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Exercising common sense: Are your working out too hard?

Everyone believes wholeheartedly that they should be exercising more than they are at the moment.
And with that, you find a gym to join or exercise DVD to buy, and you're off to find a healthier lifestyle, more energy or a better body or perhaps even all three.
So what if you're one of the very few that actually sticks with a workout program and become fixated on feeling better, looking great and hopefully living longer? You should get a hearty pat on the back, right?
That depends on more than just the actual art of exercising but whether you're doing it safely. That doesn't mean keeping your elbows locked when you're doing a dip or watching your pushup form but rather how intense those workouts are and if they're ironically doing more harm than good.
To question the idea of too much exercise seems silly given how much emphasis our culture puts on working out and adopting a healthier existence in the face of surging numbers of overweight and obese people in the United States.

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Those figures are staggering for all the wrong reasons as heart disease, high blood pressure and a host of other ailments plague more than half of the population. So, it's hard to understand in theory the notion that you should be reprimanded for exercising too much or too hard.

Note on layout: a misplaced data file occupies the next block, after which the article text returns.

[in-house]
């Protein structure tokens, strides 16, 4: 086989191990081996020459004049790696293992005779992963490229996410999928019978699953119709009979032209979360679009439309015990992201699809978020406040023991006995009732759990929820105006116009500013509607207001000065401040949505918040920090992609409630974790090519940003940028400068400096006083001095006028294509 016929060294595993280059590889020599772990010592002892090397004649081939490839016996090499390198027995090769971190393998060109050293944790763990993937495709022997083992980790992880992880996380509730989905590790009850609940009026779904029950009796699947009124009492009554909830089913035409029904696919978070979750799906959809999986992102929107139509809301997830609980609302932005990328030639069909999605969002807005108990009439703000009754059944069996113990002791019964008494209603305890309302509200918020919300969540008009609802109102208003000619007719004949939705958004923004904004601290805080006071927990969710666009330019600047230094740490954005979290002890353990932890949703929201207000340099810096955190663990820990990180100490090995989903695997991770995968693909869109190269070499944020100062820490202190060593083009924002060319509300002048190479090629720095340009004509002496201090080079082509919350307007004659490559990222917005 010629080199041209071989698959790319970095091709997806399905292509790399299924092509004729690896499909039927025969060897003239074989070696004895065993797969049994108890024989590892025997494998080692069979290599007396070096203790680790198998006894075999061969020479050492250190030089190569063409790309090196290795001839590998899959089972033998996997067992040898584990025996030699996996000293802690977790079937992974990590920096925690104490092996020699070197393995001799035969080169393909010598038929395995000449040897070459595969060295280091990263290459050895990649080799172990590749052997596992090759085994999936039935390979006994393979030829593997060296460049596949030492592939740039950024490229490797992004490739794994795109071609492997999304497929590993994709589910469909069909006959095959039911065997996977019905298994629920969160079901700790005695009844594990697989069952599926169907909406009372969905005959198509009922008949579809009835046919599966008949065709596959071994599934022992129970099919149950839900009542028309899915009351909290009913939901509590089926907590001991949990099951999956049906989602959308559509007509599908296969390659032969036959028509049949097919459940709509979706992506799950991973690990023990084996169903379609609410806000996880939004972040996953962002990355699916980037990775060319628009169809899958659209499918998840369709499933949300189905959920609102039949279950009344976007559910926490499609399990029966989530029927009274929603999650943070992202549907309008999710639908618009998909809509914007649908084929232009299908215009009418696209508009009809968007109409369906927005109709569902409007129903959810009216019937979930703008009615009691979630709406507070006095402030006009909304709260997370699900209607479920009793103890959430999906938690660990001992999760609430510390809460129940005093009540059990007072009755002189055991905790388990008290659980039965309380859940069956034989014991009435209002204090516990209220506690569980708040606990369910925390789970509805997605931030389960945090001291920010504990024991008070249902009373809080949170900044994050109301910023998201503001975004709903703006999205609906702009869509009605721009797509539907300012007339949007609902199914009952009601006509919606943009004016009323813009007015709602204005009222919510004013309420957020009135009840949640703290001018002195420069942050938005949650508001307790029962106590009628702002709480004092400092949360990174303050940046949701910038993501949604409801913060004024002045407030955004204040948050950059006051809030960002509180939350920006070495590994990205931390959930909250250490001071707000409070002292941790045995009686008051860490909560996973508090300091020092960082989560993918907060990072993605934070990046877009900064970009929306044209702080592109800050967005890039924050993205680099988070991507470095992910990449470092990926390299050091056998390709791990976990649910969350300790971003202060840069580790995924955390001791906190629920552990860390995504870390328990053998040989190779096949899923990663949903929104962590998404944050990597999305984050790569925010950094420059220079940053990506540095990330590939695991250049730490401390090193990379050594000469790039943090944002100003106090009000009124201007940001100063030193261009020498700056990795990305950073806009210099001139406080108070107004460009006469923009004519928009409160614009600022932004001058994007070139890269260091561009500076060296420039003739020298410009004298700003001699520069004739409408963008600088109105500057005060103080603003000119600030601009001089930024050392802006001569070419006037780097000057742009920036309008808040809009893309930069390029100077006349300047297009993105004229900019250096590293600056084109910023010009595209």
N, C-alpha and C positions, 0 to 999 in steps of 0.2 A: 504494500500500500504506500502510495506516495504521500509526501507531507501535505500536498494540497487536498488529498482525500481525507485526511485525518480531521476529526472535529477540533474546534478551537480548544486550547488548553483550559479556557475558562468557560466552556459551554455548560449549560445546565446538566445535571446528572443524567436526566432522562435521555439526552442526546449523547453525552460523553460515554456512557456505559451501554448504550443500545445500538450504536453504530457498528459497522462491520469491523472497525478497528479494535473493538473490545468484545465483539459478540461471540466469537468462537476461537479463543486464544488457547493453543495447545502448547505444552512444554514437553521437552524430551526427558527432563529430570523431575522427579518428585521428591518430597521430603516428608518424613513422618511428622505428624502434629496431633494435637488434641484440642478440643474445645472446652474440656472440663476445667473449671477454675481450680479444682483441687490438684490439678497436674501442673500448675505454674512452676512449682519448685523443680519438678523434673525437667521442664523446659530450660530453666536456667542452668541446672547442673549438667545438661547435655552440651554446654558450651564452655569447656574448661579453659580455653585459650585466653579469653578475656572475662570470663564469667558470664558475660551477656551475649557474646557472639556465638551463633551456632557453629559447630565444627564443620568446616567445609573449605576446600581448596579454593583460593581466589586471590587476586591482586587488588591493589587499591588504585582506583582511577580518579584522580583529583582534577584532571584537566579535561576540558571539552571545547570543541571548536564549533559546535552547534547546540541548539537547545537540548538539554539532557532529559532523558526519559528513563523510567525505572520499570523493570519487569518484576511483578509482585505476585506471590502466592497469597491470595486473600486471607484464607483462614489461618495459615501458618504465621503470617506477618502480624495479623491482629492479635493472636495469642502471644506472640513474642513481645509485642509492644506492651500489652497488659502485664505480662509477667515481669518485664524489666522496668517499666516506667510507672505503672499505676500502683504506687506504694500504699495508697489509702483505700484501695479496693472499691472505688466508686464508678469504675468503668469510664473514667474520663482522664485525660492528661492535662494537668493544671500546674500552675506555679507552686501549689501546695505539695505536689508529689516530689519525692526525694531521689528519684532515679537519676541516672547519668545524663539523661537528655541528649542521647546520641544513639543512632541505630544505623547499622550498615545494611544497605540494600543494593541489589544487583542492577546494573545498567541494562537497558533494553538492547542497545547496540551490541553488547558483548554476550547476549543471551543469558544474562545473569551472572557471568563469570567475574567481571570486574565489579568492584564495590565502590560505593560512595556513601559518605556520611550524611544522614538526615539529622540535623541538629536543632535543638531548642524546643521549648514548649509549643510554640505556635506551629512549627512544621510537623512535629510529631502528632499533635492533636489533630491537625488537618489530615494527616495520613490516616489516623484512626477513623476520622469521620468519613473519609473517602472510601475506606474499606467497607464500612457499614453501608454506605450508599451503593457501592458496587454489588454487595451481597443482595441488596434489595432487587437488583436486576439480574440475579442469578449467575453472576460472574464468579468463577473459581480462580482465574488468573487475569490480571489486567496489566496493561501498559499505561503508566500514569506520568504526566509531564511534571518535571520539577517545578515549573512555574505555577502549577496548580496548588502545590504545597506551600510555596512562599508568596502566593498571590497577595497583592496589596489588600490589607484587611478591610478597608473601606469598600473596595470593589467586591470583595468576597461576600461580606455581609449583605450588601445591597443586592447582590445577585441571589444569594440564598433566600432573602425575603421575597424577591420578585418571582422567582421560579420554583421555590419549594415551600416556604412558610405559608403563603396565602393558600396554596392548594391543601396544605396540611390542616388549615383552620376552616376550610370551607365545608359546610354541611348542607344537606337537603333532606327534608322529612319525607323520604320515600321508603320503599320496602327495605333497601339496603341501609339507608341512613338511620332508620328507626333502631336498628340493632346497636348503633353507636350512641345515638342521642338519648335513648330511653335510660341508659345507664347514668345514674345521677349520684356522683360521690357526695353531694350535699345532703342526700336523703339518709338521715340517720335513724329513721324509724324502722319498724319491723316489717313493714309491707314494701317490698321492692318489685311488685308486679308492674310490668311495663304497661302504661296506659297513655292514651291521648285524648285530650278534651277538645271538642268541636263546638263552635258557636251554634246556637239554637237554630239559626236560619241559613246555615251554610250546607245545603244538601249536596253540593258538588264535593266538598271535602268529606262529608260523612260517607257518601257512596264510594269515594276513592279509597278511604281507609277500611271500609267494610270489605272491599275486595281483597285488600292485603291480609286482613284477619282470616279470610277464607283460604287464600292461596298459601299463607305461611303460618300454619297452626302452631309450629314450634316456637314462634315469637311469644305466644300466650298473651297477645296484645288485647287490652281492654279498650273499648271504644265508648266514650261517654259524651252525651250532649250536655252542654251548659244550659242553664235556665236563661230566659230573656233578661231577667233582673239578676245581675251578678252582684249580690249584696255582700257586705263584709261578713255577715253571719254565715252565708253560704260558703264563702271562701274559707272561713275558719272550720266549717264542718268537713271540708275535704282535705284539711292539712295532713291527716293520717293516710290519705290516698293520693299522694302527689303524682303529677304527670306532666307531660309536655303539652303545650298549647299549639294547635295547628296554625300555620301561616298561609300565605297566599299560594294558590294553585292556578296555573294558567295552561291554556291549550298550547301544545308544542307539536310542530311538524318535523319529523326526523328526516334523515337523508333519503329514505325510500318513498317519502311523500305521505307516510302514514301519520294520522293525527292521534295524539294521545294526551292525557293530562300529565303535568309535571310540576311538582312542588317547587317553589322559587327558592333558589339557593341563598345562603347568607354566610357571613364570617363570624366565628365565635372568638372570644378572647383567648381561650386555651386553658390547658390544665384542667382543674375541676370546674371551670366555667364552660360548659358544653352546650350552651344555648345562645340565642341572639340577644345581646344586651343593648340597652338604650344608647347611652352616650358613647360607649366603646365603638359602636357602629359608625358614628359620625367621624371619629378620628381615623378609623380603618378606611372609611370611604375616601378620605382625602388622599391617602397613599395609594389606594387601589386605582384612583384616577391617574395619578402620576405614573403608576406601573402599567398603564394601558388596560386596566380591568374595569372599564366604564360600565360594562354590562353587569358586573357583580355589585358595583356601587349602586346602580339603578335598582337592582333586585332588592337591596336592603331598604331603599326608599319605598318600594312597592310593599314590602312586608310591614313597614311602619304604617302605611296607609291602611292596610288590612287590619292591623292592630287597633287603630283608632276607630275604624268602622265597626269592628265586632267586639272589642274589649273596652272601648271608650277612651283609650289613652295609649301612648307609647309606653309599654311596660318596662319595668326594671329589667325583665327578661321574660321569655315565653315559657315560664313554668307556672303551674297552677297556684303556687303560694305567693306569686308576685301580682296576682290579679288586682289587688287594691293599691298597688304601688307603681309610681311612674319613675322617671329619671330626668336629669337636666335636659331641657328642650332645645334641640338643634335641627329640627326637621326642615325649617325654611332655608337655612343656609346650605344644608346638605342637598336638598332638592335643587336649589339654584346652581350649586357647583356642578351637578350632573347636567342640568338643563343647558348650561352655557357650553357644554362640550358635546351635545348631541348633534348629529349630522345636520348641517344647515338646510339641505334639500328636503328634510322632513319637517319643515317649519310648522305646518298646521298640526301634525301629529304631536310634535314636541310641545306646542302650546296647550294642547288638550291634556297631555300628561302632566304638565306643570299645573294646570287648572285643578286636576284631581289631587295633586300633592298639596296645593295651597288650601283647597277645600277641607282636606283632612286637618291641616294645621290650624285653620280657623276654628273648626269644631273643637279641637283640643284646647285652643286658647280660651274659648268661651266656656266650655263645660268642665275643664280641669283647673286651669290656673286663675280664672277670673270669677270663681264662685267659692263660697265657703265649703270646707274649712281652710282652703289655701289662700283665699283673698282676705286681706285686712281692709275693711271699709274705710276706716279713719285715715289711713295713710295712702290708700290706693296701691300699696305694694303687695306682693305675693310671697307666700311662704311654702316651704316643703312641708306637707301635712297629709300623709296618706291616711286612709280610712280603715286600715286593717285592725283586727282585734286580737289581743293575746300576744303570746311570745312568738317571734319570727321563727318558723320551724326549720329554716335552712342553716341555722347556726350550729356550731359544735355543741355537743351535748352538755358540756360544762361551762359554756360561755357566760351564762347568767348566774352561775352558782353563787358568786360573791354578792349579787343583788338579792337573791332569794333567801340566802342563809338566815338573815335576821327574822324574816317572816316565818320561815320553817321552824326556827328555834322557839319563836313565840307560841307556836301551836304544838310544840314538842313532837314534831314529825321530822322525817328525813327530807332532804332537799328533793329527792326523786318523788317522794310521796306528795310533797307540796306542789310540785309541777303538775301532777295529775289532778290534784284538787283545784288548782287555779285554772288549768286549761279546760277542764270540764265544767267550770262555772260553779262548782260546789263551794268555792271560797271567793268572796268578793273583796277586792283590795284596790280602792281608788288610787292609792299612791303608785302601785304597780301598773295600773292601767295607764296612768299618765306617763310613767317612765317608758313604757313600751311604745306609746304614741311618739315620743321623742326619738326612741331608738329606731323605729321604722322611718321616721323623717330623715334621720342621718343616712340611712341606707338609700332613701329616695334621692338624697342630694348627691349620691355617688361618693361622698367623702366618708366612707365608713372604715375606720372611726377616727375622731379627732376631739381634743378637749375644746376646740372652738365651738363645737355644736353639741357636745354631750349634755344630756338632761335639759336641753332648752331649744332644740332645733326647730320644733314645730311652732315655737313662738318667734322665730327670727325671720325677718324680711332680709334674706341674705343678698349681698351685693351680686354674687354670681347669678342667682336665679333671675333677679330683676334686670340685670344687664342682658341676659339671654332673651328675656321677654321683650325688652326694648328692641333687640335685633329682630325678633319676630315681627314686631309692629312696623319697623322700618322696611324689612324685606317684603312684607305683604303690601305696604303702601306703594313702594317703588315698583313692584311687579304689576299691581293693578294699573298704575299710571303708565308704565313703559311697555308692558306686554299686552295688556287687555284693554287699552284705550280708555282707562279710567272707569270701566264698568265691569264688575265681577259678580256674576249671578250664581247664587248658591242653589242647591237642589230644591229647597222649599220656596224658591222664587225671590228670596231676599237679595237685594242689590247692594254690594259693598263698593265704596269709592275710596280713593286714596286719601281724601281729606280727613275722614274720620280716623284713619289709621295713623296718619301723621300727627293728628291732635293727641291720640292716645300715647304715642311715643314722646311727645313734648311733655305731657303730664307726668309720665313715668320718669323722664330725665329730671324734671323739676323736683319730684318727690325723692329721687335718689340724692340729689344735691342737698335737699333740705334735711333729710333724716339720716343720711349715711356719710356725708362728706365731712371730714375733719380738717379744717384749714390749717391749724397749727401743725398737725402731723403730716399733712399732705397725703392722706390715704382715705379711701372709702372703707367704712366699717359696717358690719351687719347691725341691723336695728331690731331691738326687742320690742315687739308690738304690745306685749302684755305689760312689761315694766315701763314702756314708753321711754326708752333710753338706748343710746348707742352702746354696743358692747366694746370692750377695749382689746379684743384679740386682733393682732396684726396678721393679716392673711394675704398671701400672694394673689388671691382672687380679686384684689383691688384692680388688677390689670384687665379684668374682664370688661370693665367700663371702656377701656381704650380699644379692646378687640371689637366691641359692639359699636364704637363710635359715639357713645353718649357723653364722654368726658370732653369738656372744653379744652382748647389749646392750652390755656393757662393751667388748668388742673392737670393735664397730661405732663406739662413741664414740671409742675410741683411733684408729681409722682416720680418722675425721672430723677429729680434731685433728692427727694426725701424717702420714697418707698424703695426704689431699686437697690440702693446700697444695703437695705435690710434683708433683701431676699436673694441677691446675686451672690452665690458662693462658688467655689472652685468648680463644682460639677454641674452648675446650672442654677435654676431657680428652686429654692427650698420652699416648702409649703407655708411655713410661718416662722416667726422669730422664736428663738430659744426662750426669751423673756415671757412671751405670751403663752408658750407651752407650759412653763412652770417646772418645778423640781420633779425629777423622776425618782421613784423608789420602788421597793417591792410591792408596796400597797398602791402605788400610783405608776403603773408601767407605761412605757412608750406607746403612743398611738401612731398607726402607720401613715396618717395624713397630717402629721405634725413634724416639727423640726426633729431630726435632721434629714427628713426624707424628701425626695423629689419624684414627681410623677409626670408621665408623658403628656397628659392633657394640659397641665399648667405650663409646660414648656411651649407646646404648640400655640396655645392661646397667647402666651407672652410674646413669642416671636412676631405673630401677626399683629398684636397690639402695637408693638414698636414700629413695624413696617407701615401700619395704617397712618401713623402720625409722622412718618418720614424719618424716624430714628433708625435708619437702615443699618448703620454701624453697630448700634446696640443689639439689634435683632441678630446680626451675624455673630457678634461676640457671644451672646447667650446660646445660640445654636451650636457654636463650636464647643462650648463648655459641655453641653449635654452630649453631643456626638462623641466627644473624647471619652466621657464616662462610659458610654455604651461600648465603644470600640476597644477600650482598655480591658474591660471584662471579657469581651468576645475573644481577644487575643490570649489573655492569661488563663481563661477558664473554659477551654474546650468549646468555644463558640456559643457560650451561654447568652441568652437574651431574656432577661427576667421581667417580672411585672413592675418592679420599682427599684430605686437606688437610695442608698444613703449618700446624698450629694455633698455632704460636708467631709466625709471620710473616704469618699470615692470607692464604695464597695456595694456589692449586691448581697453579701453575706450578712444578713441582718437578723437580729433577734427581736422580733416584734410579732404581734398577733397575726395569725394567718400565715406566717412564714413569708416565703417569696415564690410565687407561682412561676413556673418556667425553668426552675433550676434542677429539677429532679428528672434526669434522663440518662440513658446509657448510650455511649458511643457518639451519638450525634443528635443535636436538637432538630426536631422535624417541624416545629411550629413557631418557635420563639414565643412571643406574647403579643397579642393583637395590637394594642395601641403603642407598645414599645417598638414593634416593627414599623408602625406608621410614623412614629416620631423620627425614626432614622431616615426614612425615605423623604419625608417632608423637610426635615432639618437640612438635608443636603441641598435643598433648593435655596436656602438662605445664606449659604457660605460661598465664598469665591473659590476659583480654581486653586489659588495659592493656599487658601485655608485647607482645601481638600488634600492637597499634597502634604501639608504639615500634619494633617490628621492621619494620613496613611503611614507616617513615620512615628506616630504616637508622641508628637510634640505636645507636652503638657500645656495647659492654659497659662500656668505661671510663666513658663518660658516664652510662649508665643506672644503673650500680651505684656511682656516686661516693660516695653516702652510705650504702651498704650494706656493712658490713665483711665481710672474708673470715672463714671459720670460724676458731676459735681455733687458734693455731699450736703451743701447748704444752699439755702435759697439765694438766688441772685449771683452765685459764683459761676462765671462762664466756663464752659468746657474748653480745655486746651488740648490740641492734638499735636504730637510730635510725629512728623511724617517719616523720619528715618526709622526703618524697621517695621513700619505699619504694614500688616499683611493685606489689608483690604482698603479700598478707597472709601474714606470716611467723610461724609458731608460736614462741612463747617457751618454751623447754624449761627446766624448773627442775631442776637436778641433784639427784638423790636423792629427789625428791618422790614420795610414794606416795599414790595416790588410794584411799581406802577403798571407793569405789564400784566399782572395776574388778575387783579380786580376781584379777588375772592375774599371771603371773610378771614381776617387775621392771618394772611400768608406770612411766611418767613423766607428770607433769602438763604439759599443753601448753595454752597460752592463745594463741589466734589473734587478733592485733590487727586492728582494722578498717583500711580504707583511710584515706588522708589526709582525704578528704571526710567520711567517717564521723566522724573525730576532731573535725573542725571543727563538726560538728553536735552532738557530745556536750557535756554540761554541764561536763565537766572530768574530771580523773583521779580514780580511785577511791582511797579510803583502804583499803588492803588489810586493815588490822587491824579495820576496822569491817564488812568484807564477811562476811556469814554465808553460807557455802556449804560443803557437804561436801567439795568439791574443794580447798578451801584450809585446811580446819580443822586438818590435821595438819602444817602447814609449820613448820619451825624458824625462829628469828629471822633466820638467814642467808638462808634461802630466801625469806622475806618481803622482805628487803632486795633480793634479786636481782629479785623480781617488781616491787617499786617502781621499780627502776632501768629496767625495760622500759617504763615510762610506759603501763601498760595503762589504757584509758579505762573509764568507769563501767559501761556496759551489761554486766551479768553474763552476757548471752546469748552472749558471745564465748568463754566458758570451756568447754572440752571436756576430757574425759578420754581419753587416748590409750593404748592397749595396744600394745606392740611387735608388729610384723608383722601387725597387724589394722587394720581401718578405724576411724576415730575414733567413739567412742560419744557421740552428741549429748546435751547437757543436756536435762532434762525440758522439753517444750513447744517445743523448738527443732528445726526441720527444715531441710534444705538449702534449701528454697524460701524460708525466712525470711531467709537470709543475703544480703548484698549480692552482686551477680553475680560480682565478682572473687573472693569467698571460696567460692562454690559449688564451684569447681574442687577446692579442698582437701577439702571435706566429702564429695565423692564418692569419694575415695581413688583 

Truthfully, however, exercise, much like eating junk food or watching television, should be enjoyed in moderation and with your best interests in mind. That means limiting the amount of time you spend working out but also making sure to pay special attention to how you're feeling after you've completed your exercise routine.
If you find yourself feeling overly sore or fatigued, you might want to dial it down just a bit. Other warning signs that you've been overdoing it could be trouble sleeping or something a little more serious like unusual pain in your chest or head.
One could argue that shows like "Extreme Weight Loss" or "Biggest Loser" as proof that pushing yourself is a good thing. What needs kept in mind when you start comparing working out at your neighborhood gym to a television show is observation with the latter. Television shows tend to have not only celebrity trainers on set but also a multitude of doctors and specialists that are willing, able and ready to assist should something happen to a contestant. You can't always say that about an individual at a local health club.
No one is arguing just how paramount exercise is to a better quality of life, but too much of a good thing is never good for you.
And exercise is no different.

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